land is considered suitable for horticulture. Other Kenyan exports include cement, petroleum products, and fish. The expanding industrial sector of Nairobi is home to a number of multinational corporations. Emissions standards are variably enforced.
Periods of drought and flooding have been typical across millennia in East Africa. Still, scientists note that human-induced climate change has led to erratic rainfall and land transformations that, since Kenya's independence in 1963, have been record-setting in terms of the severity of their impacts. Since 1963, Kenya's population has doubled twice, and the concomitant pressures on land, flora, and fauna are exacerbated by drought and flooding. Thus, climate change, along with population growth and a reduction in farmland and grazing land, is closely connected to armed conflicts. Efforts by 2004 Nobel Laureate Wangari Maathai and the Greenbelt Movement emphasize the link between environmental issues and peaceful governance.
From Kenya's agricultural base to national parks and reserves, there are likely to be substantial shifts in species diversity and community composition. The first sub-Saharan African country to do so, Kenya hosted the 2006 United Nations ministerial conference on climate change, comprised of the 12th Conference of the 189 Parties to the UN Framework Convention on Climate Change, and the 2nd Meeting of the 166 Parties to the Convention's Kyoto Protocol.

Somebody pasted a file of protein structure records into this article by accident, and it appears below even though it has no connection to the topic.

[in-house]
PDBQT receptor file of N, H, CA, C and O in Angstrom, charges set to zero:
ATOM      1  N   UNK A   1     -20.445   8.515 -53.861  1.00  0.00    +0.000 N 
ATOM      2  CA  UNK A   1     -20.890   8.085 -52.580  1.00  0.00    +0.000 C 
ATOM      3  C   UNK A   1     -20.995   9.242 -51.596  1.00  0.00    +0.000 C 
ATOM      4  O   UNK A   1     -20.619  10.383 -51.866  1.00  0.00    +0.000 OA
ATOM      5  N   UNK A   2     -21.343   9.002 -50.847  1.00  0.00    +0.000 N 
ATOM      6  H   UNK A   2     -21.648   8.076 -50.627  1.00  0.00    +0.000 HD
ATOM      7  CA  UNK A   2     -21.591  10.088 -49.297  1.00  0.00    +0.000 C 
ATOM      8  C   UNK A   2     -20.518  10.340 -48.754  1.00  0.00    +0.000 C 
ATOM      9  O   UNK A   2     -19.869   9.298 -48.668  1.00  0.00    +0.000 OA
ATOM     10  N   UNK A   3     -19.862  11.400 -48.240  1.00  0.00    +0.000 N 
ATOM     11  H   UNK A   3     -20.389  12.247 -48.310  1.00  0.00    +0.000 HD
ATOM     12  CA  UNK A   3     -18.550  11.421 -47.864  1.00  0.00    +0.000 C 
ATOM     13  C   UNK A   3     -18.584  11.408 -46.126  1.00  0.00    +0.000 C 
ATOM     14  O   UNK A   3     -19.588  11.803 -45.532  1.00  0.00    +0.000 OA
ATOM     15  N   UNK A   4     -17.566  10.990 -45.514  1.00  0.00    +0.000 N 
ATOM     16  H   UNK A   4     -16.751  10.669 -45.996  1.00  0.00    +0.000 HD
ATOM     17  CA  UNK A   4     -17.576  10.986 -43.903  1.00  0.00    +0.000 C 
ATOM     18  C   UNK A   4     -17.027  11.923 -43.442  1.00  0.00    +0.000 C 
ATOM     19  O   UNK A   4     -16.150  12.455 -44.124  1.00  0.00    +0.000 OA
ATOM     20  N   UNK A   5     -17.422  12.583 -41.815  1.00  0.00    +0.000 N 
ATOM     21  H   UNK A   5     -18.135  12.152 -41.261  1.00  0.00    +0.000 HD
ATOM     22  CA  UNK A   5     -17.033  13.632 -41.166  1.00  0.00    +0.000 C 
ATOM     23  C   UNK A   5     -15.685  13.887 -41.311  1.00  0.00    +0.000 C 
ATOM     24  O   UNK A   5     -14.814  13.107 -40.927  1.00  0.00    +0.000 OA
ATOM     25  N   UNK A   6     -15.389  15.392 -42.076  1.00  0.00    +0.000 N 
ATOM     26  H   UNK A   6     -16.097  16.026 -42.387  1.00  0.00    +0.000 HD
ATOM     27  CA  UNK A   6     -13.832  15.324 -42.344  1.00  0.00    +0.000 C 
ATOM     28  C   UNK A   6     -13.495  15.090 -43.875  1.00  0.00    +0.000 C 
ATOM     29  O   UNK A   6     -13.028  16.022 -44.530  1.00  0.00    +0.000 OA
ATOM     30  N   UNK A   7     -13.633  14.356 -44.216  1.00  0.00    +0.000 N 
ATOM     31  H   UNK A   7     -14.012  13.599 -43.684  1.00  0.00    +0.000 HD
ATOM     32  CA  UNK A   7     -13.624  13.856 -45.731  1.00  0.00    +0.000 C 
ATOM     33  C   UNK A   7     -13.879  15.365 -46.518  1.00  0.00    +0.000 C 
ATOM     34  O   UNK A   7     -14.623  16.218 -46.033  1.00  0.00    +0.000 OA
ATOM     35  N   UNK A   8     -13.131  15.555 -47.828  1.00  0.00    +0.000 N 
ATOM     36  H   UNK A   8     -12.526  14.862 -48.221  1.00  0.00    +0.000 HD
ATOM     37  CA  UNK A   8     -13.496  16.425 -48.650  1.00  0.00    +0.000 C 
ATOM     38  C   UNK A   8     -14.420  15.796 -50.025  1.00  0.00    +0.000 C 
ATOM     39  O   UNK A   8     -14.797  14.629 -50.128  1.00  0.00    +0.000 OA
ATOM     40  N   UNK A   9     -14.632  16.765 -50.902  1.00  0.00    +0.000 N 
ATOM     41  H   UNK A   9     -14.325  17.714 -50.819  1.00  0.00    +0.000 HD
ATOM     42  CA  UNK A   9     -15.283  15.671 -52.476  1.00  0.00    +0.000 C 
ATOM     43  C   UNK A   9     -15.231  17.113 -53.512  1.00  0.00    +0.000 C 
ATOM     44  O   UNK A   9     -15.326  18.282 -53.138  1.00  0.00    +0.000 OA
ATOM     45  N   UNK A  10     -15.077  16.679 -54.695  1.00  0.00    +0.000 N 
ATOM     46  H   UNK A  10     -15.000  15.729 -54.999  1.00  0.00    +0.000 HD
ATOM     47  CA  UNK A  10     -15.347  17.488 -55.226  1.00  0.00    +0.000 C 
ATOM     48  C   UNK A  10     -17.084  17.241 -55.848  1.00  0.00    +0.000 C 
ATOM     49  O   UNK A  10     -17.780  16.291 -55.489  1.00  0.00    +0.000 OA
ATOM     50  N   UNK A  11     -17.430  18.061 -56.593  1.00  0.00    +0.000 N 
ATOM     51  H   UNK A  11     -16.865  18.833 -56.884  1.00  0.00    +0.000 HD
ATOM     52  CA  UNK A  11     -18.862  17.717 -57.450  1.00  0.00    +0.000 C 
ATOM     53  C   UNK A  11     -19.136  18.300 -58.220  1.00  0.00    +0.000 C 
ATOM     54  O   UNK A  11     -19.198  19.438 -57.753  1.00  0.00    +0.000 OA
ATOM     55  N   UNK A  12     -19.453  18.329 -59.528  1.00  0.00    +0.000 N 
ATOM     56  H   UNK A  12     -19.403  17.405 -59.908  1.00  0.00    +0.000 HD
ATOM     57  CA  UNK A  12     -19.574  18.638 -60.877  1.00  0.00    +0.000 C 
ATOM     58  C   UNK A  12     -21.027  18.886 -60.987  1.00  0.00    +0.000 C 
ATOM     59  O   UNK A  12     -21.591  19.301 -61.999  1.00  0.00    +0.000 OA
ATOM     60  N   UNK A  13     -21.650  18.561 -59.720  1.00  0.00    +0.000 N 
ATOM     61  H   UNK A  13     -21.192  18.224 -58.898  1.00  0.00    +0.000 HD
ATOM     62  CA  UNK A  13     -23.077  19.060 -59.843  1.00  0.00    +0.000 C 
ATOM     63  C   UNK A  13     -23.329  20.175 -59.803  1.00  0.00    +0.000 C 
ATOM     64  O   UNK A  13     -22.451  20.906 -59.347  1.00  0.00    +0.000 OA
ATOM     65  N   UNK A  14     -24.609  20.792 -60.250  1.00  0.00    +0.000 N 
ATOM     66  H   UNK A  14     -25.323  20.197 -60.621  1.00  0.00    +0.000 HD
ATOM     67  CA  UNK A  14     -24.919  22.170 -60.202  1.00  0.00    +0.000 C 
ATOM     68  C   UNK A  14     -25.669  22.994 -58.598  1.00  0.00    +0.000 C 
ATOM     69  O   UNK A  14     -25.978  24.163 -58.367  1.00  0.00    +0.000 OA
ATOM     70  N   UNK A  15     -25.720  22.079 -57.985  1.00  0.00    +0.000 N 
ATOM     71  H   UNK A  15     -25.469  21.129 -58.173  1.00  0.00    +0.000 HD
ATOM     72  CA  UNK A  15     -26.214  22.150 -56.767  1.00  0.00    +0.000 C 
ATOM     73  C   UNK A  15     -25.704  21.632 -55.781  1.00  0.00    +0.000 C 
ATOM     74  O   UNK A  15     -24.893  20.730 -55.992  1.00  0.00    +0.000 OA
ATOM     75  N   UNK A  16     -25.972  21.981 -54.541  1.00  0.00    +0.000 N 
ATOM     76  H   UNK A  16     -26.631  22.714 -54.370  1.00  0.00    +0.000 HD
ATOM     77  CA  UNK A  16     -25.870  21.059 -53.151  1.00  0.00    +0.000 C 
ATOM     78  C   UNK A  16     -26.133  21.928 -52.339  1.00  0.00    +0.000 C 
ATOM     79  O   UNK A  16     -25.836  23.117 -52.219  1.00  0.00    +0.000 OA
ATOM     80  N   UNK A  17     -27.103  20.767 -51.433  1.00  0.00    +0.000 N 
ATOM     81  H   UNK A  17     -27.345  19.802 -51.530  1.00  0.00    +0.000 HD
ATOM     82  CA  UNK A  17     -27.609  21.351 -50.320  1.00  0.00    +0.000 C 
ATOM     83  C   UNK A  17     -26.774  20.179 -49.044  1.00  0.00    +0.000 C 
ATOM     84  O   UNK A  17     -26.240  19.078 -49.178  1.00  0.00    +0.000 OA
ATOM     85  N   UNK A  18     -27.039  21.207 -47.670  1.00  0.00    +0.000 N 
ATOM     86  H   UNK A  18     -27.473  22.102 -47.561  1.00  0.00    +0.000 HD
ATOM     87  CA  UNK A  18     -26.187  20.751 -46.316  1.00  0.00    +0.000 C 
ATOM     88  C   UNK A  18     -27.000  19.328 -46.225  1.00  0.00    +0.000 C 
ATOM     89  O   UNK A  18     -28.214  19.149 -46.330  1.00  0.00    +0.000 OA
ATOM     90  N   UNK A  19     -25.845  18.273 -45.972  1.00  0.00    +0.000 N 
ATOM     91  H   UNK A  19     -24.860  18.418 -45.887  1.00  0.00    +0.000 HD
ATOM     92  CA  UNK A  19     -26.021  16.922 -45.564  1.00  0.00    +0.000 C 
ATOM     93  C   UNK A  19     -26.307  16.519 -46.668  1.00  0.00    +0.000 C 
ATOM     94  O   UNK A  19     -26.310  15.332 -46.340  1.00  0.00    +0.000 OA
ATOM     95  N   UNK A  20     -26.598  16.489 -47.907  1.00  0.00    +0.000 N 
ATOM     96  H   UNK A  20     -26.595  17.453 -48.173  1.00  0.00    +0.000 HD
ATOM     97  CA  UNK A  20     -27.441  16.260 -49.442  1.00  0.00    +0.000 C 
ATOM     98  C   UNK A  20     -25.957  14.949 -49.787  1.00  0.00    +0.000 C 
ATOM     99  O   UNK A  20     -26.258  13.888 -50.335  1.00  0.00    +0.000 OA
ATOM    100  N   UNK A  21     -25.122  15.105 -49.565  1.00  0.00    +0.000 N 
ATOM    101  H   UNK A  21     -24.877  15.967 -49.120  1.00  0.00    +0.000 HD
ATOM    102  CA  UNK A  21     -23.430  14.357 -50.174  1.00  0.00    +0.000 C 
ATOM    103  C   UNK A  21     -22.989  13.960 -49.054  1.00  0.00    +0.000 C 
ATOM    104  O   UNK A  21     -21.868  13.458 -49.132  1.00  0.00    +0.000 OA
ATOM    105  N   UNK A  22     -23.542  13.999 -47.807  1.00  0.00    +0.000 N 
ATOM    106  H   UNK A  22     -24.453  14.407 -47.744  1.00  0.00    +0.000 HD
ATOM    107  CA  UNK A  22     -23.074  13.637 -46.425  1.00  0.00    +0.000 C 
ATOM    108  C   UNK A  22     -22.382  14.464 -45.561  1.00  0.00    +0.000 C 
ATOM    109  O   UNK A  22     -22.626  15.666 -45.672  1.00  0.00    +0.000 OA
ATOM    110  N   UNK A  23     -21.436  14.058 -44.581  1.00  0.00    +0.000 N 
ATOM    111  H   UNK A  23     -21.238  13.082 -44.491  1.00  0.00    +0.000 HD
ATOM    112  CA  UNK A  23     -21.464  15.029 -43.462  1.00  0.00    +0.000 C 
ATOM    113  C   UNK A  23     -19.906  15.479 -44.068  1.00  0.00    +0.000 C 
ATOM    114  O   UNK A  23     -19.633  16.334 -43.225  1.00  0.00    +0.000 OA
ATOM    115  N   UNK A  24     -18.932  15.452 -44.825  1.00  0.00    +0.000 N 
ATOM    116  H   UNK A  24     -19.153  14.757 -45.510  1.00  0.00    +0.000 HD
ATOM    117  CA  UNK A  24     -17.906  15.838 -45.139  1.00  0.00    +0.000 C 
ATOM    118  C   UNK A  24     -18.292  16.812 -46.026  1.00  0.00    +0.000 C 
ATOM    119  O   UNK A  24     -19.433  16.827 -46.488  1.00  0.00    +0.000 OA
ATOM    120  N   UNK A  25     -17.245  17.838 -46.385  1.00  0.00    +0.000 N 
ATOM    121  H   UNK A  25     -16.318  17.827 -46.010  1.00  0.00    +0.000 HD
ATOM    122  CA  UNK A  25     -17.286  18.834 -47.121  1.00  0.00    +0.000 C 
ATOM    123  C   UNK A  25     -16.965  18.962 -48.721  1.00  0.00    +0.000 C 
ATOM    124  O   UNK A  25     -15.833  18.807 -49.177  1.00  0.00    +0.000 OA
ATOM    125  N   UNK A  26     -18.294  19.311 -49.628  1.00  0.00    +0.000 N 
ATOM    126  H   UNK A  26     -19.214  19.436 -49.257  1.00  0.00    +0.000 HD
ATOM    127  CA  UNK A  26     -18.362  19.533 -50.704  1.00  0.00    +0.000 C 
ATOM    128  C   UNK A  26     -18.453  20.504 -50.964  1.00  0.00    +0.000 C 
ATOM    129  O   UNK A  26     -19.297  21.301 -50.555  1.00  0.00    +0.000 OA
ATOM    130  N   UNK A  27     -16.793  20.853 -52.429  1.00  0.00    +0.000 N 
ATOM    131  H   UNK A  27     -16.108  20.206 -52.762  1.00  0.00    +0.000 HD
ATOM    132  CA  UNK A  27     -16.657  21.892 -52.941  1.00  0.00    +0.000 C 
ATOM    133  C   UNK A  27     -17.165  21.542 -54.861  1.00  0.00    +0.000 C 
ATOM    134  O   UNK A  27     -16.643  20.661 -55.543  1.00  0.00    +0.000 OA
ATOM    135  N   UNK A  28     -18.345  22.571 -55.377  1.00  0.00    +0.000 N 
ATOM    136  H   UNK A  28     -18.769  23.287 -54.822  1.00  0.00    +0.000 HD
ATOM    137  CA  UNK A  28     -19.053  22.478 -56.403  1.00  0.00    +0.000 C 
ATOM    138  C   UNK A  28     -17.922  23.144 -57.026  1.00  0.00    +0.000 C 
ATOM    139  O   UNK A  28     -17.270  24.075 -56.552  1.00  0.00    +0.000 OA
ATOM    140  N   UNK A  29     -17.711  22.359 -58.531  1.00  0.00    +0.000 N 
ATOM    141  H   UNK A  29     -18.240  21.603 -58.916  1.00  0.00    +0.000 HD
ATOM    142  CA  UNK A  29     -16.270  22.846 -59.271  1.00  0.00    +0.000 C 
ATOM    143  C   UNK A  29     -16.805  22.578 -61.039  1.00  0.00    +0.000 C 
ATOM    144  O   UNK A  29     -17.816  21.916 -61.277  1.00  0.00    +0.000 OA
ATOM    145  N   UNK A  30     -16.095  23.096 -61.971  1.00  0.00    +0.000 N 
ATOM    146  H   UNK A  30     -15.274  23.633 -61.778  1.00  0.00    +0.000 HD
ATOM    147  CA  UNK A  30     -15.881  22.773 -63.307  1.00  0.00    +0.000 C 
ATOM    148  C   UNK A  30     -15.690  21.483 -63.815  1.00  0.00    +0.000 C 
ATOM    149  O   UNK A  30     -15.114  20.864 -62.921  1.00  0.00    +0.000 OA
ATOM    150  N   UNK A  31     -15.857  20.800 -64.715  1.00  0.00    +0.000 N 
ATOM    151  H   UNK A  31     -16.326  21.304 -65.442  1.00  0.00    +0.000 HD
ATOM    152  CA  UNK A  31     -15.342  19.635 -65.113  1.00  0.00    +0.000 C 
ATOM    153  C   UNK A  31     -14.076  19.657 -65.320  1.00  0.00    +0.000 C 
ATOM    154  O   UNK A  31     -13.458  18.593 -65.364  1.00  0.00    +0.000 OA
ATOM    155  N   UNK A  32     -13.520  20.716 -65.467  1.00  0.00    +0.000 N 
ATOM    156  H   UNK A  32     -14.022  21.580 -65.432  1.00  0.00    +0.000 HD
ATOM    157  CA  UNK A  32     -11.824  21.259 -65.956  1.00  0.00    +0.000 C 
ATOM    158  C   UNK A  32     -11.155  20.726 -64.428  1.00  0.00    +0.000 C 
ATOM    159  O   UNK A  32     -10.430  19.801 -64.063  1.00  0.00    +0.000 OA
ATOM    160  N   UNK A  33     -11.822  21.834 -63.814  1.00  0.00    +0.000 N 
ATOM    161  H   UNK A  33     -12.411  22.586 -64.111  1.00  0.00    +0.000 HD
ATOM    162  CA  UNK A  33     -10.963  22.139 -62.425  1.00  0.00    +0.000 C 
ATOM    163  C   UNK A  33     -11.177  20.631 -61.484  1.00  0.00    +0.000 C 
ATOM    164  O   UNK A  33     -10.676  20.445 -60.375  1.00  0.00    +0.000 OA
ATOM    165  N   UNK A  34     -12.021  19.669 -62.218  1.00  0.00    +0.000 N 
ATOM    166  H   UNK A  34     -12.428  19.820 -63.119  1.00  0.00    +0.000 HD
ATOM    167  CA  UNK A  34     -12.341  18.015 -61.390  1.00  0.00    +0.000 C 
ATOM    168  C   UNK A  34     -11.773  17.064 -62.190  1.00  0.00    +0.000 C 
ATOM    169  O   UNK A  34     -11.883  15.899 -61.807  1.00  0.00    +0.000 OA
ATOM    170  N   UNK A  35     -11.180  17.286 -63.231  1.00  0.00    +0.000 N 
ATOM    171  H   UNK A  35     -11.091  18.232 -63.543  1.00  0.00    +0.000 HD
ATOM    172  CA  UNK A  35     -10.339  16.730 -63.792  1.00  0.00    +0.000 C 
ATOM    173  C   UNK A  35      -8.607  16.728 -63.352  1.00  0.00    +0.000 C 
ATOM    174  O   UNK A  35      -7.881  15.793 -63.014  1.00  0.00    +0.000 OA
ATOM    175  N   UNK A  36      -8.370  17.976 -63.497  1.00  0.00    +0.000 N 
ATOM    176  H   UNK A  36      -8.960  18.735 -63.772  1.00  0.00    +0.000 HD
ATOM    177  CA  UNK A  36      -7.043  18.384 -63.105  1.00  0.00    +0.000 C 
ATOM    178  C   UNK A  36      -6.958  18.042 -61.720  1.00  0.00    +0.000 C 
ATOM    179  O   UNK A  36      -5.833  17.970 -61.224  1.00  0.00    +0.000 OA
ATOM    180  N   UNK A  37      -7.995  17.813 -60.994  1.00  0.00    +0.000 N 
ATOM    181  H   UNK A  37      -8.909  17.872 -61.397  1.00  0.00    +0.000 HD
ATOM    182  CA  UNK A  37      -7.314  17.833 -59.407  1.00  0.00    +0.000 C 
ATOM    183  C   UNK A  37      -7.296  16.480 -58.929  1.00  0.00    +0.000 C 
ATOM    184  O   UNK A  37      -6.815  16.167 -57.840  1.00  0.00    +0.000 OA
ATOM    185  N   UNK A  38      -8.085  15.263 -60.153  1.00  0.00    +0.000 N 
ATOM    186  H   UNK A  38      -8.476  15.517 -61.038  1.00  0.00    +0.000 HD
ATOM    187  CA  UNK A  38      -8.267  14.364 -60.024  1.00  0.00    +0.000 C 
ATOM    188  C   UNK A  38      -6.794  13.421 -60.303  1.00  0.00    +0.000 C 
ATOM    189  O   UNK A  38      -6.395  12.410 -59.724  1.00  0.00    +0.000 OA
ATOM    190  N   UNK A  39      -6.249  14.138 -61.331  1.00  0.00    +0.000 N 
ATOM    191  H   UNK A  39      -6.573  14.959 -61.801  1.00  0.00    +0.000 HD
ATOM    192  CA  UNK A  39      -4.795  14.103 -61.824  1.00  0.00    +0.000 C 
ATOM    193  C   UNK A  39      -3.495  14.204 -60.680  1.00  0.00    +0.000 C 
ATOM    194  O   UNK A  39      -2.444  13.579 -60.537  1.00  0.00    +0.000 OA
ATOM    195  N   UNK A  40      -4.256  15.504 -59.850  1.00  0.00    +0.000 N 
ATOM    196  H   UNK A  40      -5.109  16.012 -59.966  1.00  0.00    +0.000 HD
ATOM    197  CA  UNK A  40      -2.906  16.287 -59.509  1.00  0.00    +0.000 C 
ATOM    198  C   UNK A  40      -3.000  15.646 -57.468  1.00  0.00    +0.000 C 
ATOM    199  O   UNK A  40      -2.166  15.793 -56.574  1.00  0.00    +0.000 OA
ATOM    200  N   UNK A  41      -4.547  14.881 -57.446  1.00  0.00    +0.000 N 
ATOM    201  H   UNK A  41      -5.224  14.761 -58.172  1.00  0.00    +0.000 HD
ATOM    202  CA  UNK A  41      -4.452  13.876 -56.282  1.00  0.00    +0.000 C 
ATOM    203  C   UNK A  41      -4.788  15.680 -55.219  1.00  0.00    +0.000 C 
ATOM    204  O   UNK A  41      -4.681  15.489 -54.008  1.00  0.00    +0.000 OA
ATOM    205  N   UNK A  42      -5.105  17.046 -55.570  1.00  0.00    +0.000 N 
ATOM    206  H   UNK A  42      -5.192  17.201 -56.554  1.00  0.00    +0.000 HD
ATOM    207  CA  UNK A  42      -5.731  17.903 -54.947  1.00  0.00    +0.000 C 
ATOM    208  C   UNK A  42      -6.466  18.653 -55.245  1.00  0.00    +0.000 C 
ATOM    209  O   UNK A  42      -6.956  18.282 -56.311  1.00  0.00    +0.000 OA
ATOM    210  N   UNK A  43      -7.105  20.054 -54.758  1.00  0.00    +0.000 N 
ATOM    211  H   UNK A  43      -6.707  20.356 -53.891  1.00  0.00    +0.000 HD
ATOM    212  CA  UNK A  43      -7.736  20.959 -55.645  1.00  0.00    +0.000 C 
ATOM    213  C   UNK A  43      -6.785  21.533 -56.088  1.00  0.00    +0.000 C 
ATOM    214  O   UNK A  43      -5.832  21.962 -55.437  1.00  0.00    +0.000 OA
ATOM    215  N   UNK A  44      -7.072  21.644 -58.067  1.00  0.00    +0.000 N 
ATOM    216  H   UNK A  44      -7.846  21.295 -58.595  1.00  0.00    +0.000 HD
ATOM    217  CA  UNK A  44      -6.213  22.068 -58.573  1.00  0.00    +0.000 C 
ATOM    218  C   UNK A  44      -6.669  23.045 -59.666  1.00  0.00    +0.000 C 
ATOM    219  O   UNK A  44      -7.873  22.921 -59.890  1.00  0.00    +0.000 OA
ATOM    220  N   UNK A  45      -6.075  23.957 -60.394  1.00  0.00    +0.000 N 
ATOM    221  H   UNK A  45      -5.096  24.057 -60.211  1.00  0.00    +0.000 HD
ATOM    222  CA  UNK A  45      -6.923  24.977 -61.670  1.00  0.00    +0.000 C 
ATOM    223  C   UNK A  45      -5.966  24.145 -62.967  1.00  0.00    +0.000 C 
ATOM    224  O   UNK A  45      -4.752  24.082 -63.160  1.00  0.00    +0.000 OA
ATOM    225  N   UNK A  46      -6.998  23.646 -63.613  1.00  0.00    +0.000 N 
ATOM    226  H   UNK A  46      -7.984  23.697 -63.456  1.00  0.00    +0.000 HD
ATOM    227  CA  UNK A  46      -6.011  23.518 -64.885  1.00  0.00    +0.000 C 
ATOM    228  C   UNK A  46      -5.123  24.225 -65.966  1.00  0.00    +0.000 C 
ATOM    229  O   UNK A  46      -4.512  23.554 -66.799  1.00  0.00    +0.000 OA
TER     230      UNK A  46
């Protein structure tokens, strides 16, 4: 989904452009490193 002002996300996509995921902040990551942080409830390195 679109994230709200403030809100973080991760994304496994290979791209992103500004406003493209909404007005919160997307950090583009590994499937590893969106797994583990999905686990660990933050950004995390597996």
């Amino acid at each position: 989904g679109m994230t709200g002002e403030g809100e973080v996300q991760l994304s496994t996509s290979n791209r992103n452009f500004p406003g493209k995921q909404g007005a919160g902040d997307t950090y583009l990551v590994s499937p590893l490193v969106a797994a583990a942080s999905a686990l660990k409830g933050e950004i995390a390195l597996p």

SEE ALSo: Drought; Floods; Intergovernmental Panel on Climate Change (IPCC); Kyoto Protocol; Population; Tourism.
BIBLIoGRAPHY. Government of Kenya's National Environmental Management Authority, www.nema.go.ke (cited October 2007); K. Holmgren and H. Oberg, "Climate Change in Southern and Eeastern Africa During the Past Millennium and its Implications for Societal Development," Environment, Development and Sustainability (v.8, 2006); Andrew Simms, Africa—Up In Smoke?: The Second Report from the Working Group on Climate Change and Development (New Economics Foundation, 2005); Wilfried Thuiller, et al., "Vulnerability of African Mammals to Anthropogenic Climate Change Under Conservative Land Transformation Assumptions," Global Change Biology (v.12/3, 2006).
Jennifer Ellen Coffman James Madison University
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